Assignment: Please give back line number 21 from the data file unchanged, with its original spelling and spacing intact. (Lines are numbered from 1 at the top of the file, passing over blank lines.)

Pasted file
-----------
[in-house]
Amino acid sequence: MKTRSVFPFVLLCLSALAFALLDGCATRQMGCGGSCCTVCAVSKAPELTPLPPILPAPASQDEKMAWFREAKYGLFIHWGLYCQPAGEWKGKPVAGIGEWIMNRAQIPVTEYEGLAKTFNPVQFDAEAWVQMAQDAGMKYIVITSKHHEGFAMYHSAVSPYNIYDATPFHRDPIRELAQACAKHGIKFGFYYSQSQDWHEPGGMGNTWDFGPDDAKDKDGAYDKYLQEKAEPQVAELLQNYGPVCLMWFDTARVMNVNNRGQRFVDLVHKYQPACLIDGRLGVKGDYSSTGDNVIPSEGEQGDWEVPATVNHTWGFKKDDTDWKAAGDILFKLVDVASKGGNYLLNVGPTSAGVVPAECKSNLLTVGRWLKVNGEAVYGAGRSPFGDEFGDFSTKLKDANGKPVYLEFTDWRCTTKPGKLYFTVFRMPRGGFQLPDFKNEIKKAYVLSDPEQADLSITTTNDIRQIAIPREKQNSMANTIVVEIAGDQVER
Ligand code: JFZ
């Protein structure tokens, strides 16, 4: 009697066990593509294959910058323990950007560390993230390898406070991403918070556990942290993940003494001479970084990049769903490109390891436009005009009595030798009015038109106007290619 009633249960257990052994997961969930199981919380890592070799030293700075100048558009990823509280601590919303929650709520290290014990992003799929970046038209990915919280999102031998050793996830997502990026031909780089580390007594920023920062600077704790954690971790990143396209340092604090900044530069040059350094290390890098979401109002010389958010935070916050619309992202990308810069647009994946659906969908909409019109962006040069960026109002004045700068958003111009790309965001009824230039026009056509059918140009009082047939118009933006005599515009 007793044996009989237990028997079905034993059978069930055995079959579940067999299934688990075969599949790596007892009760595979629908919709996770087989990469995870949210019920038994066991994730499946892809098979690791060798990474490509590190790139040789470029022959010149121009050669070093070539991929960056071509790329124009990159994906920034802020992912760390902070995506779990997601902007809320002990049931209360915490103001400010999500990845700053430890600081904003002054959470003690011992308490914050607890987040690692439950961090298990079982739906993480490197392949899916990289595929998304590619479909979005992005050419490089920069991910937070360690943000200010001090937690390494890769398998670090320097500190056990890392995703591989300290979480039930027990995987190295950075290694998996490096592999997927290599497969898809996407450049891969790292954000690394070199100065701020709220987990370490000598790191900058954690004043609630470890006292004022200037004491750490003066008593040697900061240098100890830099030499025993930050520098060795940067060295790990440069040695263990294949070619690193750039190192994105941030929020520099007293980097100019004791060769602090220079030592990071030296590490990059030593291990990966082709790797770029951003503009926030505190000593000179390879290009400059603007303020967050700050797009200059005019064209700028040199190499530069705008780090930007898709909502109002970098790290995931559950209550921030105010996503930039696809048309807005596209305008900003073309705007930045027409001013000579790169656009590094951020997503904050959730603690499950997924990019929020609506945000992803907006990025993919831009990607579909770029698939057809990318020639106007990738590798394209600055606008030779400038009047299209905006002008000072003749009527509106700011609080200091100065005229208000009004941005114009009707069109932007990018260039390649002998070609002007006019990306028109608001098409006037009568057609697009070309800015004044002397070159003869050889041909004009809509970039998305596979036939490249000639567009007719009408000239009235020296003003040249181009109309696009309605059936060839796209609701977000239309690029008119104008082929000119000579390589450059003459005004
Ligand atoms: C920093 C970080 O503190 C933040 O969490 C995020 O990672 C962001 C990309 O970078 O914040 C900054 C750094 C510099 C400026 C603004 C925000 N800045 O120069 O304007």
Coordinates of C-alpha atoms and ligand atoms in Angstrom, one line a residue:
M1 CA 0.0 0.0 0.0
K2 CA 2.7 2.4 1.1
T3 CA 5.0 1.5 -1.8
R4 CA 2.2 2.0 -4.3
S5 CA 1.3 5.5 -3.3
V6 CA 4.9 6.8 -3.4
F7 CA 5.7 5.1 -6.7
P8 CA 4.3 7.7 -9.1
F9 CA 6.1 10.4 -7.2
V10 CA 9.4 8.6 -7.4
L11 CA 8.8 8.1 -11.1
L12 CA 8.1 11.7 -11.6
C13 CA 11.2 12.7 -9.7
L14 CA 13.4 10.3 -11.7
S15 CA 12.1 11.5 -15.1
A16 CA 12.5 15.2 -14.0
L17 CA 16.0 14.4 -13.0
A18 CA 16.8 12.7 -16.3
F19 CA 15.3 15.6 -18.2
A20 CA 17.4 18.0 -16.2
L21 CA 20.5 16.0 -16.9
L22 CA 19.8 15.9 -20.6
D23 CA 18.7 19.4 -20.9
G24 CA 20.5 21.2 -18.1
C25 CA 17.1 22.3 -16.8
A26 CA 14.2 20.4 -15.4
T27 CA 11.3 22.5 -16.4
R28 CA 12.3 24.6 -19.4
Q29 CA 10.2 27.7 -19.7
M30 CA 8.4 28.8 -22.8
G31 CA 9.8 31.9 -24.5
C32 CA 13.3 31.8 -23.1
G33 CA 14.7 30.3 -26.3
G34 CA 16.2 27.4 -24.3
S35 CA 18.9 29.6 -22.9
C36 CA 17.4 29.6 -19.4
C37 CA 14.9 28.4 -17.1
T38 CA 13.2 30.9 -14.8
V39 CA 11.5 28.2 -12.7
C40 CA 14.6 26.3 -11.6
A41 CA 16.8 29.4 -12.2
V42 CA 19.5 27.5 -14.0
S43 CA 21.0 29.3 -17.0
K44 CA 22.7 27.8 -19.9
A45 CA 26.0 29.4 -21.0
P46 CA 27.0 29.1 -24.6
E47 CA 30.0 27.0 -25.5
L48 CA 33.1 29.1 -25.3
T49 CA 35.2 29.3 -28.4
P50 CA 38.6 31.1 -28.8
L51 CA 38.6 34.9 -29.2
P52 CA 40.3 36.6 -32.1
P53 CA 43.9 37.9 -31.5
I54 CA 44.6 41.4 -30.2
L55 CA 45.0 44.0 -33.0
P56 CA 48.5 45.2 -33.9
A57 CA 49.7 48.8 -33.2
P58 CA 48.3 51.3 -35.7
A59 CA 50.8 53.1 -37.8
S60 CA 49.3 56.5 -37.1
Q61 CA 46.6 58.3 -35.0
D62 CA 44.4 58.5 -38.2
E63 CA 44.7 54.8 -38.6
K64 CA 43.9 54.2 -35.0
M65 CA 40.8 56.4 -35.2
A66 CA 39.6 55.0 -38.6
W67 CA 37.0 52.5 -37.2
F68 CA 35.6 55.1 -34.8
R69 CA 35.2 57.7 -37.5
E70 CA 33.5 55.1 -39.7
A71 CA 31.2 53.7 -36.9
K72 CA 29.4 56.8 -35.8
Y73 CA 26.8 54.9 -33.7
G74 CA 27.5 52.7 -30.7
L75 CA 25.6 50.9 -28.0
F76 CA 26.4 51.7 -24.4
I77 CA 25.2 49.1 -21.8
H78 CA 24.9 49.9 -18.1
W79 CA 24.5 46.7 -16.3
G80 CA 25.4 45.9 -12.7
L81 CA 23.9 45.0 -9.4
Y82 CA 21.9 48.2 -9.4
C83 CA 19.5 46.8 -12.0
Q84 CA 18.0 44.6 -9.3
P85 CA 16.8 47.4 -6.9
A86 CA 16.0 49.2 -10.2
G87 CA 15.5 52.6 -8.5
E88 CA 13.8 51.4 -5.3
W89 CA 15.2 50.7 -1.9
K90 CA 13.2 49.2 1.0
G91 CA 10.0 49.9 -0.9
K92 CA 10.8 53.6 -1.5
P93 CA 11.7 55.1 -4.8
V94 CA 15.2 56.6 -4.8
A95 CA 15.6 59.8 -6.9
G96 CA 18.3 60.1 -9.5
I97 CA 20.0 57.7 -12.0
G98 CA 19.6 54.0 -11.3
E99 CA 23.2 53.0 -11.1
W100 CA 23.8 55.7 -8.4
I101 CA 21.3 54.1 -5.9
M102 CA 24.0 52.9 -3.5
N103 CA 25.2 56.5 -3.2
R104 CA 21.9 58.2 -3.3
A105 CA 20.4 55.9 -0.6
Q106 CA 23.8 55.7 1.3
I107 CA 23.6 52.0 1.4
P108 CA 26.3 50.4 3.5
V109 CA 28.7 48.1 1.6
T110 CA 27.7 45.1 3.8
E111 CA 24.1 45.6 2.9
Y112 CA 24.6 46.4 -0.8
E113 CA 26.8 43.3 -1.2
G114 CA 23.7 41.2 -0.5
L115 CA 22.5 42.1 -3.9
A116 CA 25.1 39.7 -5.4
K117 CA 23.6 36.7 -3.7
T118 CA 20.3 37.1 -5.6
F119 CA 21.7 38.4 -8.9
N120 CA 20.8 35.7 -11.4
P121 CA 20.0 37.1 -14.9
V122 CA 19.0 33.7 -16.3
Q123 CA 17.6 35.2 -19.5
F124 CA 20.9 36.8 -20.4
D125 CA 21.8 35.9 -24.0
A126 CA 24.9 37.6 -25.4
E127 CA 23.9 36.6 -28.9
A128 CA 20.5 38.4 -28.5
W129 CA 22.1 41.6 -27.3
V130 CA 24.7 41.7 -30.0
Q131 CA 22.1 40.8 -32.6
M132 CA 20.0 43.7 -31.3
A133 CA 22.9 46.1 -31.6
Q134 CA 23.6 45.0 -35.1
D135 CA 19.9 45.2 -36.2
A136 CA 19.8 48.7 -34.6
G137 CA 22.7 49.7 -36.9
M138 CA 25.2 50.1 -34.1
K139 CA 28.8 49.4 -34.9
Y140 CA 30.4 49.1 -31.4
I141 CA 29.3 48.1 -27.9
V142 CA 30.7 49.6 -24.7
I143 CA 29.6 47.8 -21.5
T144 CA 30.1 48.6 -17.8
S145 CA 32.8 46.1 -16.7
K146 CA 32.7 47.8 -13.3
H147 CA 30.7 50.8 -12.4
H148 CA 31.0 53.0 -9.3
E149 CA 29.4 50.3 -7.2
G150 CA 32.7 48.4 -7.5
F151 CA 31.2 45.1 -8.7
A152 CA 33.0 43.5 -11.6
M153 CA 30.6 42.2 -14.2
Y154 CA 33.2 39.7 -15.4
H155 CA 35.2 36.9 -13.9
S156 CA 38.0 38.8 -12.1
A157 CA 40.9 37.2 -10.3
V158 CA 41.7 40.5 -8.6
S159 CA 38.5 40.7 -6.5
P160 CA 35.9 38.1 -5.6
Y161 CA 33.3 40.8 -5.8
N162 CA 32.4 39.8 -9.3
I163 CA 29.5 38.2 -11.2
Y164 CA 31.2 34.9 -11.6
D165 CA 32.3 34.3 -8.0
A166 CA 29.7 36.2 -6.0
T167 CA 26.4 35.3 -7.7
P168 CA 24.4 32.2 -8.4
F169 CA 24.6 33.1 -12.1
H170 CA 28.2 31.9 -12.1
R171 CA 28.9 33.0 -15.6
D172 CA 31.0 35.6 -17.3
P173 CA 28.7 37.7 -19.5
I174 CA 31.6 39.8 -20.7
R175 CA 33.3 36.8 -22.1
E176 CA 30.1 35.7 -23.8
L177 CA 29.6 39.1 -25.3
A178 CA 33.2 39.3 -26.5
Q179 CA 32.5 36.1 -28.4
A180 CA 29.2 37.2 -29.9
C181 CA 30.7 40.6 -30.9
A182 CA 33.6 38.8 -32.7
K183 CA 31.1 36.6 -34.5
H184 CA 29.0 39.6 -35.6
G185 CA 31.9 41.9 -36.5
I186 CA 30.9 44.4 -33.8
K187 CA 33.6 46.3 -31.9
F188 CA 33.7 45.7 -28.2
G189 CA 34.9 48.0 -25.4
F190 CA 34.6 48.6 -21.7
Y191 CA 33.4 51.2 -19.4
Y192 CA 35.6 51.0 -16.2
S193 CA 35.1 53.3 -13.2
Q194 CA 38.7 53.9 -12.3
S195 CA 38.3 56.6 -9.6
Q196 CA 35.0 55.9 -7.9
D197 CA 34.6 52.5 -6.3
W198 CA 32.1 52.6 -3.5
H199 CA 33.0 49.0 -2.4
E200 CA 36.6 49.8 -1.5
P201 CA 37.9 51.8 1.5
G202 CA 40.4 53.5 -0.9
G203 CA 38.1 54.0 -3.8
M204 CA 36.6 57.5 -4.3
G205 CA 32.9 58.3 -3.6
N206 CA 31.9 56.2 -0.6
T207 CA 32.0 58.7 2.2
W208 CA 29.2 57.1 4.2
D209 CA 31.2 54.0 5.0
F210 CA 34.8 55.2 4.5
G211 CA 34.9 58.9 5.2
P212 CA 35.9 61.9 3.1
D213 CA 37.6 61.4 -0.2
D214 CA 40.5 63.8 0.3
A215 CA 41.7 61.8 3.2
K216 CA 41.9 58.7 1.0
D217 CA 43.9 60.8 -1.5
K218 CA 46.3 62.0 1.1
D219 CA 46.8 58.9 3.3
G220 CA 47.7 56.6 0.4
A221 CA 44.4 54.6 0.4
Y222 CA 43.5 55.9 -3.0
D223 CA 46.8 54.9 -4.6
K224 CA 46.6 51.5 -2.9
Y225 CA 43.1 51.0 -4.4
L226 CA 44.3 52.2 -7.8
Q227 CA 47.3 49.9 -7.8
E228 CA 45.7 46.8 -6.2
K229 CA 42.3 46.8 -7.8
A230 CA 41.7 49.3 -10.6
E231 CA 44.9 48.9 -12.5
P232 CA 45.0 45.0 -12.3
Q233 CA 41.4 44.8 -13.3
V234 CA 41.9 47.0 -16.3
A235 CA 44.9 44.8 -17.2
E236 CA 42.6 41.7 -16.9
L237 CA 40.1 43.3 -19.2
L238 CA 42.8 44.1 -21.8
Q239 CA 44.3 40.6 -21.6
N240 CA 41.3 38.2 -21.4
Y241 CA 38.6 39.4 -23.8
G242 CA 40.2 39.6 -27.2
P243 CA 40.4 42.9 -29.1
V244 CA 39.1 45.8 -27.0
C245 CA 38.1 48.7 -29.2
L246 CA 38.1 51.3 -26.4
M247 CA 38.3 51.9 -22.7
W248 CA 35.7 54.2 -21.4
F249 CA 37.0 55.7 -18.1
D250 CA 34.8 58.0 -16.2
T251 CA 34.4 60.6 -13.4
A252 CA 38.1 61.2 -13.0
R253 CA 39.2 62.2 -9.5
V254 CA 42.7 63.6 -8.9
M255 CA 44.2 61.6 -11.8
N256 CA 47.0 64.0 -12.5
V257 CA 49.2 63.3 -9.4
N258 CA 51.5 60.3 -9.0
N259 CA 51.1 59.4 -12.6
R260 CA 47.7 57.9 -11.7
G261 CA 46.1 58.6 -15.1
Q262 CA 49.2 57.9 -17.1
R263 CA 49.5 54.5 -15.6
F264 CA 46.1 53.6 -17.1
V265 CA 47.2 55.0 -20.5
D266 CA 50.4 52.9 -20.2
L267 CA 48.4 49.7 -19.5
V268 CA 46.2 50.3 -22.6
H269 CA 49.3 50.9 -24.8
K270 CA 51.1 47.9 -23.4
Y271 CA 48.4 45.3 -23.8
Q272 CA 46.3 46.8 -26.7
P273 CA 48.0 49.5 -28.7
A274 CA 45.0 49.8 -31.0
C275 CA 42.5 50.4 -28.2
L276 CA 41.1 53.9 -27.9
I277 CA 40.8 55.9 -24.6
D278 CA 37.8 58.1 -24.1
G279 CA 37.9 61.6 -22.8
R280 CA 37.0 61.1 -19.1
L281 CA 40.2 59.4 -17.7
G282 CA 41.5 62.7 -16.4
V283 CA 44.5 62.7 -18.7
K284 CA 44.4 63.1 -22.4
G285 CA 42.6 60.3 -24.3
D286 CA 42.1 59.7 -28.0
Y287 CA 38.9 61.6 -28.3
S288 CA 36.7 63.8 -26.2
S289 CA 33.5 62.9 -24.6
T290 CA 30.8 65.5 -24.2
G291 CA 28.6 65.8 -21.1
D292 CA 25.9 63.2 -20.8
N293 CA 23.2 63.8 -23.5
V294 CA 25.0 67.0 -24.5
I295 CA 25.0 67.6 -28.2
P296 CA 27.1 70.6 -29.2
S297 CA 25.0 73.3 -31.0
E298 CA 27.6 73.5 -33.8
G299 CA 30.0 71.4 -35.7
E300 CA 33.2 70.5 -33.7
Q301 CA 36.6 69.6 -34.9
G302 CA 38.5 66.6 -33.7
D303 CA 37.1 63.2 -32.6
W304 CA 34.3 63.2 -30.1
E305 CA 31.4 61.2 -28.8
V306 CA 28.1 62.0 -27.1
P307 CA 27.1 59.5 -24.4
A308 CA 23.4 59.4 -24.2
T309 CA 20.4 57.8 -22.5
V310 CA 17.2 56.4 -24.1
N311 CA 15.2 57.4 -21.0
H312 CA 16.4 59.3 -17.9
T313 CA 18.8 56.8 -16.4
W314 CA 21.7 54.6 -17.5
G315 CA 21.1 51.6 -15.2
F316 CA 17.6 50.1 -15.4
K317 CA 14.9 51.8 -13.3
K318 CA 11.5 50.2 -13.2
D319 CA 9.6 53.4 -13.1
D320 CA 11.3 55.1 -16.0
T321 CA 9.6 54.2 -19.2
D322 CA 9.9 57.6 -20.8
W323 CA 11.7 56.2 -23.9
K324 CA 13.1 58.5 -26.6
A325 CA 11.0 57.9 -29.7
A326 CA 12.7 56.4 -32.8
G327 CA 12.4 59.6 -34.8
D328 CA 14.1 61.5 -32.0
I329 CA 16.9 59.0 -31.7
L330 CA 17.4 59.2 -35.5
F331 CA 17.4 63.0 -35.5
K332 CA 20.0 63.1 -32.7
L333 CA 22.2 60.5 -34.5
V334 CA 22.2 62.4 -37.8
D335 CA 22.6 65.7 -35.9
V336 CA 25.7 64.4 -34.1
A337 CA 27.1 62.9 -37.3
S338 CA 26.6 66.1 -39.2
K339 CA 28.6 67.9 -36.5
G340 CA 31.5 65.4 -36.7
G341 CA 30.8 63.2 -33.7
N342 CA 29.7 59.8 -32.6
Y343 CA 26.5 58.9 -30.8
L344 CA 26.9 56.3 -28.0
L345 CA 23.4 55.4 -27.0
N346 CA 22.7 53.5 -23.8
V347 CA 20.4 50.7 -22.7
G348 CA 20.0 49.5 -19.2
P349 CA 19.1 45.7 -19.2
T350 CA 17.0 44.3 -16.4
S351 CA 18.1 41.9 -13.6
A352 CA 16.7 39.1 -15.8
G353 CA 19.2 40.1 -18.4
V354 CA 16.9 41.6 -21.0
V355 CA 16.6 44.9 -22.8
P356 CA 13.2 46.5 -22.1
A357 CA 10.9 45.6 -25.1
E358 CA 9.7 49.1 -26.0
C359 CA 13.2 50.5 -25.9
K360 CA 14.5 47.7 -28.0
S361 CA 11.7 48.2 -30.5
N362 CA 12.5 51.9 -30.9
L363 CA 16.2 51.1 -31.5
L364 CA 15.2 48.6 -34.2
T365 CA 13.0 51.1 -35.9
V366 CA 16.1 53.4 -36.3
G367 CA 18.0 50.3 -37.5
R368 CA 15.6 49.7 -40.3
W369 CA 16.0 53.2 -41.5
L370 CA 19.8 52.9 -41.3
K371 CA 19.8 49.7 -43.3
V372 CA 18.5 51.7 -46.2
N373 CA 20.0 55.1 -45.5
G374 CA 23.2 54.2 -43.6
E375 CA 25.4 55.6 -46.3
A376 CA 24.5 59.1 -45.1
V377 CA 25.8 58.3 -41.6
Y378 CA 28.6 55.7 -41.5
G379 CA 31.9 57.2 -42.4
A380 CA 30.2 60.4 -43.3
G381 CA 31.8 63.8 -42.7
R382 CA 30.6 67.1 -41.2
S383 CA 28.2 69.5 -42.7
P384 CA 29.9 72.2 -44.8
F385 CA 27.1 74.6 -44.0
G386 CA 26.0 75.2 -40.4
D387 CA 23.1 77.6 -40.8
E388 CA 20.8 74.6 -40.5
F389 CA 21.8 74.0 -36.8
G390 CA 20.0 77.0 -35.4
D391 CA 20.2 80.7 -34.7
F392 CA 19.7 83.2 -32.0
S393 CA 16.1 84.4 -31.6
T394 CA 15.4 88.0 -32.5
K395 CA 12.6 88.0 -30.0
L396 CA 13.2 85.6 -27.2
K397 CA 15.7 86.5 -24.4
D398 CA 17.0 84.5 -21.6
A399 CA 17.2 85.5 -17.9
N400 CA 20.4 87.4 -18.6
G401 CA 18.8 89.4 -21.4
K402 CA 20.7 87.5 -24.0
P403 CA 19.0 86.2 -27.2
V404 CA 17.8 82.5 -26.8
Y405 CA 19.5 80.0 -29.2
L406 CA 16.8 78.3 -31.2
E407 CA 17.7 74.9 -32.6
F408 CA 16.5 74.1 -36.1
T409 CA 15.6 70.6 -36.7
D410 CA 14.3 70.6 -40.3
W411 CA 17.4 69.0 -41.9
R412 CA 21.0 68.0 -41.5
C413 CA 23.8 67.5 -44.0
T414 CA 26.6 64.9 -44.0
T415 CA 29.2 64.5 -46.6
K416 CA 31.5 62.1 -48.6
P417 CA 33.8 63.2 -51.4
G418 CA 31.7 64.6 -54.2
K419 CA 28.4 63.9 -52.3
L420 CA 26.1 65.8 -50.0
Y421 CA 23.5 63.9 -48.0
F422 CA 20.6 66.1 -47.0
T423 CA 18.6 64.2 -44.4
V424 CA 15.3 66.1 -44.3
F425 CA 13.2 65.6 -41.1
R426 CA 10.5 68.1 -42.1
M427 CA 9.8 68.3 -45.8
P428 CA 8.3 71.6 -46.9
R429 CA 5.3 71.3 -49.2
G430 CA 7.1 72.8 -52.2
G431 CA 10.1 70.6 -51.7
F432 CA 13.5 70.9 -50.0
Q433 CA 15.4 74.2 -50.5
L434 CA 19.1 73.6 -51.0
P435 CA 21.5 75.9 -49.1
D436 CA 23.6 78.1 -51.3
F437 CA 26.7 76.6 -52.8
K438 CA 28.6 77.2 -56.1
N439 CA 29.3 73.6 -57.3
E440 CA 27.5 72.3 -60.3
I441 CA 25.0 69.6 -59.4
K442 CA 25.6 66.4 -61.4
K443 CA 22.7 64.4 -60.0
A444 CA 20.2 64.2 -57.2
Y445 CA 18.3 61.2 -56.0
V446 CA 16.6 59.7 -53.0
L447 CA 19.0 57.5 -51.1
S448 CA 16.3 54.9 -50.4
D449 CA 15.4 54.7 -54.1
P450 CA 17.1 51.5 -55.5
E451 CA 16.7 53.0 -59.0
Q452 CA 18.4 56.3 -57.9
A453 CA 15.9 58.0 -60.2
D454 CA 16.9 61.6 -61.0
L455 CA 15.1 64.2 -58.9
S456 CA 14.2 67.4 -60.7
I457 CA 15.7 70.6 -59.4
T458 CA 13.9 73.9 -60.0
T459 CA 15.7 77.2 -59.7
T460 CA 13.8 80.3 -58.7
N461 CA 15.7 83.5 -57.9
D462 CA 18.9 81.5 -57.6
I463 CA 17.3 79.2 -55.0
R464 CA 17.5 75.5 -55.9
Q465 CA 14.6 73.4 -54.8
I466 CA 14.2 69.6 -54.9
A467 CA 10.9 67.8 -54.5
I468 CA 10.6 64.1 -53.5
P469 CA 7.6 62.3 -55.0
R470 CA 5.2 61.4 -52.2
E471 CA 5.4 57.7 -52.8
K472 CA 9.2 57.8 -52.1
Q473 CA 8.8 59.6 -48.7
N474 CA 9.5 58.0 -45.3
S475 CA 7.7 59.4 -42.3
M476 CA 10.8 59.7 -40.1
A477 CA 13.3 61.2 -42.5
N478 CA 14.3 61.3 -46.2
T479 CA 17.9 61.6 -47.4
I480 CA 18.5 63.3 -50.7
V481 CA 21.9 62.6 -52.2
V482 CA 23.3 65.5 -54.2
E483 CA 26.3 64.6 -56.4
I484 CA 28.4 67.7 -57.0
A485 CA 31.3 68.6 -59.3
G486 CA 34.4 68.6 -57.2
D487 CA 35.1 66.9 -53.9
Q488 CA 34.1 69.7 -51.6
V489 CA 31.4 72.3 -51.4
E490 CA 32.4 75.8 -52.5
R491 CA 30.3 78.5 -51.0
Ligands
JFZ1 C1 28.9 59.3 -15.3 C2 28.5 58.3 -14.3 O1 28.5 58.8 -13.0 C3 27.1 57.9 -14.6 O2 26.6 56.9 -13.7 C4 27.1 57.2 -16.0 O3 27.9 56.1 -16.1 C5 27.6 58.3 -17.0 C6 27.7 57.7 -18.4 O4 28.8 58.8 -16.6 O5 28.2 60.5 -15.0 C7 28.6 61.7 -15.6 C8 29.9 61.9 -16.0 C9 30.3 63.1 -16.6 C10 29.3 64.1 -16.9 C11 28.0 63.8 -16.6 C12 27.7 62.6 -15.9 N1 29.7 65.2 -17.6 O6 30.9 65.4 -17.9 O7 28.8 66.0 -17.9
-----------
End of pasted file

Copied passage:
S15 CA 12.1 11.5 -15.1